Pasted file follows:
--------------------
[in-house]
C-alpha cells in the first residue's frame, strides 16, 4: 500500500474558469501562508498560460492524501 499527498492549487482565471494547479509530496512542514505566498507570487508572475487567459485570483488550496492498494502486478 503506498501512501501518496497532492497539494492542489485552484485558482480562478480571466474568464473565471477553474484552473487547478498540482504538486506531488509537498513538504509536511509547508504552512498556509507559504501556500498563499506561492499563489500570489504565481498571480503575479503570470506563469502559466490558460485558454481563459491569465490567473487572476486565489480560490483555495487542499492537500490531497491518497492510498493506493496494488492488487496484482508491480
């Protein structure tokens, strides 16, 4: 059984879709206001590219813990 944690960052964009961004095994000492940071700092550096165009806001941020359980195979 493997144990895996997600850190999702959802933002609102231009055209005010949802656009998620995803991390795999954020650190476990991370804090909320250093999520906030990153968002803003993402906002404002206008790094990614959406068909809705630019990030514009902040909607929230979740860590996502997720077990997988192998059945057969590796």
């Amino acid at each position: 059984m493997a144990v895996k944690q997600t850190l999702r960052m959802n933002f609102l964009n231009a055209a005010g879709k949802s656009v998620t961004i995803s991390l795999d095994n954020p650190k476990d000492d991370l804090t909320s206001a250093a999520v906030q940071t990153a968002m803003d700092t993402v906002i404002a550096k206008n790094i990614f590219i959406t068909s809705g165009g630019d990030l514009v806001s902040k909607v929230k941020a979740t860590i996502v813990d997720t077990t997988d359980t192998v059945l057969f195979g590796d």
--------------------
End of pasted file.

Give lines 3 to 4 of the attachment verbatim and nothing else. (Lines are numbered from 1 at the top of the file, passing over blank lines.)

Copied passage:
């Protein structure tokens, strides 16, 4: 059984879709206001590219813990 944690960052964009961004095994000492940071700092550096165009806001941020359980195979 493997144990895996997600850190999702959802933002609102231009055209005010949802656009998620995803991390795999954020650190476990991370804090909320250093999520906030990153968002803003993402906002404002206008790094990614959406068909809705630019990030514009902040909607929230979740860590996502997720077990997988192998059945057969590796």
């Amino acid at each position: 059984m493997a144990v895996k944690q997600t850190l999702r960052m959802n933002f609102l964009n231009a055209a005010g879709k949802s656009v998620t961004i995803s991390l795999d095994n954020p650190k476990d000492d991370l804090t909320s206001a250093a999520v906030q940071t990153a968002m803003d700092t993402v906002i404002a550096k206008n790094i990614f590219i959406t068909s809705g165009g630019d990030l514009v806001s902040k909607v929230k941020a979740t860590i996502v813990d997720t077990t997988d359980t192998v059945l057969f195979g590796d």